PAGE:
Developers and builders are on the verge of running out of land, which is becoming pricier to buy, warns the National House Building Council, NHBC.

The NHBC’s latest figures for the third quarter of 2021 showed new home registrations at 33,779 compared with 39,364 for the same quarter in 2019. Private sector registrations showed a 43 per cent increase on the same quarter in 2020 while rental registrations revealed a 32 per cent drop.

NHBC commercial director David Campbell said new registrations were close to pre-pandemic figures despite the end of help-to-buy and the stamp duty holiday.

But he warned that the availability of land was not keeping up with the construction industry’s desire to build new homes.

“Developers are burning through their land supply fast. Most like to have a two-year forward supply. This is having an effect on land price inflation. Most developers want to avoid paying too much just in case things change,” he said.

Housebuilding boom in the North forecast

Mr Campbell said the government’s levelling up agenda and the watering down of the planning white paper meant the focus would shift to building more affordable homes in the north.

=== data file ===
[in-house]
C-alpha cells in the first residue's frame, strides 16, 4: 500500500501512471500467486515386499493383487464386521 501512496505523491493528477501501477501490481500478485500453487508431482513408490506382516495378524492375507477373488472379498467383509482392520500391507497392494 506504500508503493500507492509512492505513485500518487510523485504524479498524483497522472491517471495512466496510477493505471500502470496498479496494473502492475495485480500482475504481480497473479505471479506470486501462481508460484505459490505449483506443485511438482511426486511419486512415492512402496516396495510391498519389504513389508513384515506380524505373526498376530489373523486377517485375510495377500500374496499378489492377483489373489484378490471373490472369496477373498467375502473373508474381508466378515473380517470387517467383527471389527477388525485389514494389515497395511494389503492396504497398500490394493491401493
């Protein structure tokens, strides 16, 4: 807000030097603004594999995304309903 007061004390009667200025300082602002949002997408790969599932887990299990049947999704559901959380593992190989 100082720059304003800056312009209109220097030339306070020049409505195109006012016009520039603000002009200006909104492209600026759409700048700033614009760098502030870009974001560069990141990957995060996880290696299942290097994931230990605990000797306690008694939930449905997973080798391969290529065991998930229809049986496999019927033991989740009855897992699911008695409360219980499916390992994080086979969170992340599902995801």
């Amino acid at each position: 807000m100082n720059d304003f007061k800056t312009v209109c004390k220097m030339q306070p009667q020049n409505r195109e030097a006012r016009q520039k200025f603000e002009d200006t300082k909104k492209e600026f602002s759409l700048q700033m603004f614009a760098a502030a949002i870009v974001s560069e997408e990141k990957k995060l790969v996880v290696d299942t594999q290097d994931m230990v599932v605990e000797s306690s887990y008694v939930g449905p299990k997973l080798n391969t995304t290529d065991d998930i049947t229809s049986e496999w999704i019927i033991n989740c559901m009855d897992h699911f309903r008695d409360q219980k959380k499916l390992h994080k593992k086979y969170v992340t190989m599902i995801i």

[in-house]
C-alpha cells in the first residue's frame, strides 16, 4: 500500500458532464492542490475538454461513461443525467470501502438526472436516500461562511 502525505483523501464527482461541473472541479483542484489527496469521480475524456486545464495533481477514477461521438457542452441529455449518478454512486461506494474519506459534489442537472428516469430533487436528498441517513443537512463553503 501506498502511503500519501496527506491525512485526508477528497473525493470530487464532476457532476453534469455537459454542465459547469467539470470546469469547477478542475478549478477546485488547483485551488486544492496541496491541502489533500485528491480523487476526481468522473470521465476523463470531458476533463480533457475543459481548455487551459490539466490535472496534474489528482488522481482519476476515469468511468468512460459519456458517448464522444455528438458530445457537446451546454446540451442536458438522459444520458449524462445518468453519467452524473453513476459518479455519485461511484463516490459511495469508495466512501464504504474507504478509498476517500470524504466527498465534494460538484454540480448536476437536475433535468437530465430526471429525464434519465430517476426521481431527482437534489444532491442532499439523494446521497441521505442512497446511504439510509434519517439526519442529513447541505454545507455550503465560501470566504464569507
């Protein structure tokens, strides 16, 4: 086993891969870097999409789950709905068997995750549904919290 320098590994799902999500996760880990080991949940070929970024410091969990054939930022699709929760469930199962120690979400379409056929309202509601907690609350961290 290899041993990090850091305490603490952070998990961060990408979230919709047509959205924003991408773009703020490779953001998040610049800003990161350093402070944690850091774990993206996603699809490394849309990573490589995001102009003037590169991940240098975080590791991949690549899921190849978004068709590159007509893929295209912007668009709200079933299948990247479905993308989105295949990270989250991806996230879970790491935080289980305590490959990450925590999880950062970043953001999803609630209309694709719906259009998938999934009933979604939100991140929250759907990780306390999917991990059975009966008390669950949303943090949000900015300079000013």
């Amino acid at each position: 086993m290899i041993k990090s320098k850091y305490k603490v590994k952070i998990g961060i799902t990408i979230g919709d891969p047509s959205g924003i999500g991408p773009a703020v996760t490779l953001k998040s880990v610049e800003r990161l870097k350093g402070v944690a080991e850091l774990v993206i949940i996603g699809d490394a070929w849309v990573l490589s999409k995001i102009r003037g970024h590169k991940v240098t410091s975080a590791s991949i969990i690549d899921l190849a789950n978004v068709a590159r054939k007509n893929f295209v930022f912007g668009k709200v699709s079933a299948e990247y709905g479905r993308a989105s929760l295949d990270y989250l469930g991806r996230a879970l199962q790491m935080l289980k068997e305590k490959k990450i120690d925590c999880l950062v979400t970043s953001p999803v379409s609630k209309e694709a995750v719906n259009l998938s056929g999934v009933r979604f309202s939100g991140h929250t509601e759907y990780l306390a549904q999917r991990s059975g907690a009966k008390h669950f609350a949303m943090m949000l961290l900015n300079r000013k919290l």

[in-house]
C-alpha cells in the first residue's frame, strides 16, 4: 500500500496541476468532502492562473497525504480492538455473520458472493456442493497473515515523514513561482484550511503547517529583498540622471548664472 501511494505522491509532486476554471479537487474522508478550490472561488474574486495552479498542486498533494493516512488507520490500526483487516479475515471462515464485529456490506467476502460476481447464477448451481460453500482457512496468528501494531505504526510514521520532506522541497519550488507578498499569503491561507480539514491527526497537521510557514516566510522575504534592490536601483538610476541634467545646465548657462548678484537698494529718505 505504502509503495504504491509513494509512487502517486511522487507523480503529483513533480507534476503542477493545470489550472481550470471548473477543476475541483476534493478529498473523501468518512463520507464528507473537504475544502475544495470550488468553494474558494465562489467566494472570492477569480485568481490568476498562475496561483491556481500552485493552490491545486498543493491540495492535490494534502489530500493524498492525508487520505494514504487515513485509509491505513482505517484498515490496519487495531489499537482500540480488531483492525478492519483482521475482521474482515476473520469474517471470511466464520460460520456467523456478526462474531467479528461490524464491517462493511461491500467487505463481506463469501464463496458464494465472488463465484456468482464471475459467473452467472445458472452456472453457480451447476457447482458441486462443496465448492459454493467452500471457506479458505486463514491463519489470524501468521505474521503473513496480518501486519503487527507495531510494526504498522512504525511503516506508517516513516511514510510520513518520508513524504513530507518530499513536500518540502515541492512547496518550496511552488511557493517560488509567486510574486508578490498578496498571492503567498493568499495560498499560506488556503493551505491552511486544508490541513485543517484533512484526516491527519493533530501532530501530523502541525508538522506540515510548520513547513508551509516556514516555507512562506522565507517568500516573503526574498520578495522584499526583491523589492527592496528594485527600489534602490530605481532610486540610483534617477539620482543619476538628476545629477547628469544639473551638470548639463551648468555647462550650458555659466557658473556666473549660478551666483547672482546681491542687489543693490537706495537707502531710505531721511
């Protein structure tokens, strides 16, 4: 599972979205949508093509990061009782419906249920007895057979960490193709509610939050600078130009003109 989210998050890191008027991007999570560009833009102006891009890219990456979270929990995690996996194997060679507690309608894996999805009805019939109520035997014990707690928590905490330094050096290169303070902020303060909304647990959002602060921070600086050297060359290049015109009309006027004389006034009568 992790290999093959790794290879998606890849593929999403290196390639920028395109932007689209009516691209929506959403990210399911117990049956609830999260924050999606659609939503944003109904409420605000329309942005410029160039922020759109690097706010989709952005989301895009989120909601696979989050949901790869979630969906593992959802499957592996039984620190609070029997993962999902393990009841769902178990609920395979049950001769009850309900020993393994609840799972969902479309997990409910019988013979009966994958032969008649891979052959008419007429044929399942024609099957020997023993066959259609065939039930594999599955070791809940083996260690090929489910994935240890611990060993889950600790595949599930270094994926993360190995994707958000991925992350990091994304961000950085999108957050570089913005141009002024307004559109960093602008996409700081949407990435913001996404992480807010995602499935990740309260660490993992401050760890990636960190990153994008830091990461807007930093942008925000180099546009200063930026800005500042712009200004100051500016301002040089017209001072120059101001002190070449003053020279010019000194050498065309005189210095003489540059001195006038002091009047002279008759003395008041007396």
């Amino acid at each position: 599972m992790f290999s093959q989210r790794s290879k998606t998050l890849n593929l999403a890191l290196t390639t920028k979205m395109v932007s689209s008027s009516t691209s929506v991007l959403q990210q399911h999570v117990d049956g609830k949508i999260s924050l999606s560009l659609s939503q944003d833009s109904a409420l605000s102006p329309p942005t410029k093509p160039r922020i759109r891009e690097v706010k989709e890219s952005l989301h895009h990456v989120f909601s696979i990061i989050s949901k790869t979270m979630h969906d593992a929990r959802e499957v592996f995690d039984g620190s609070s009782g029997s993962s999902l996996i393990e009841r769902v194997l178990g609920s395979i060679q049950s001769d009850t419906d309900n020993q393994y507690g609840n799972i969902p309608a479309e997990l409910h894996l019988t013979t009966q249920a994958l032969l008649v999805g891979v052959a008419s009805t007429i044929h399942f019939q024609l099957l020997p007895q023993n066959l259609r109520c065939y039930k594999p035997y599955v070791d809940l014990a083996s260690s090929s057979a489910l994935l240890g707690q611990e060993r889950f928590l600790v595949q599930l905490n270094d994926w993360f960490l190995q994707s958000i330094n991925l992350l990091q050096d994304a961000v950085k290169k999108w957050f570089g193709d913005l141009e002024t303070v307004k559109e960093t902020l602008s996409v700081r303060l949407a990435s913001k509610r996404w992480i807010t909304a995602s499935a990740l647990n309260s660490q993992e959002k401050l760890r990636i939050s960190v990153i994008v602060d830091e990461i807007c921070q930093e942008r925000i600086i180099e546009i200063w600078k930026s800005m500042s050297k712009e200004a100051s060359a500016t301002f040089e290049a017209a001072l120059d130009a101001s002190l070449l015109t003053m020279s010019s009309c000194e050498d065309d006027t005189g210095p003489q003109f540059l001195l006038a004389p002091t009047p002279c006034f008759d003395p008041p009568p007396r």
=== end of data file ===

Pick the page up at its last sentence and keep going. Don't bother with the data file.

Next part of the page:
The Northeast saw an 83 per cent year-on-year rise for the third quarter of 2021 in new homes registrations at 1,834. Yorkshire and Humberside saw a 63 per cent increase with 2,517 new registrations.

The East Midlands more than doubled new registrations with a 103 per cent expansion at 4,810 compared with the South East’s six per cent rise to 4,319.

Houses accounted for 87 per cent of new home registrations with flats dwindling to 13 per cent for the third quarter of 2021 – a 47 per cent year-on-year drop.

The NHBC said the next two quarters’ figures would give a better gauge as to whether people were returning to major cities such as London where flats feature more in developments.

Completions for the third quarter showed a five per cent year-on-year decrease at 31,908 and a nine per cent drop on 2019 figures.

The NHBC said this was the set of figures where it had become obvious that labour and materials shortages were an issue.

“Foreign labour is not coming to the UK. This became apparent over Christmas 2019. There are elements of Brexit which could be attributed to this,” said Mr Campbell.

He said the NHBC was focussing on fostering new talent and had launched more bricklaying workshops supporting 100 apprentices annually. The organisation has also re-opened its building inspector academy post-Covid with 16 students currently enrolled. About 1.5m homes are covered by an NHBC warranty accounting for around 75 per cent of all new homes.

Brokers Hank Zarihs Associates said development finance lenders were keen to offer finance to SME developers who were investing in training up staff.

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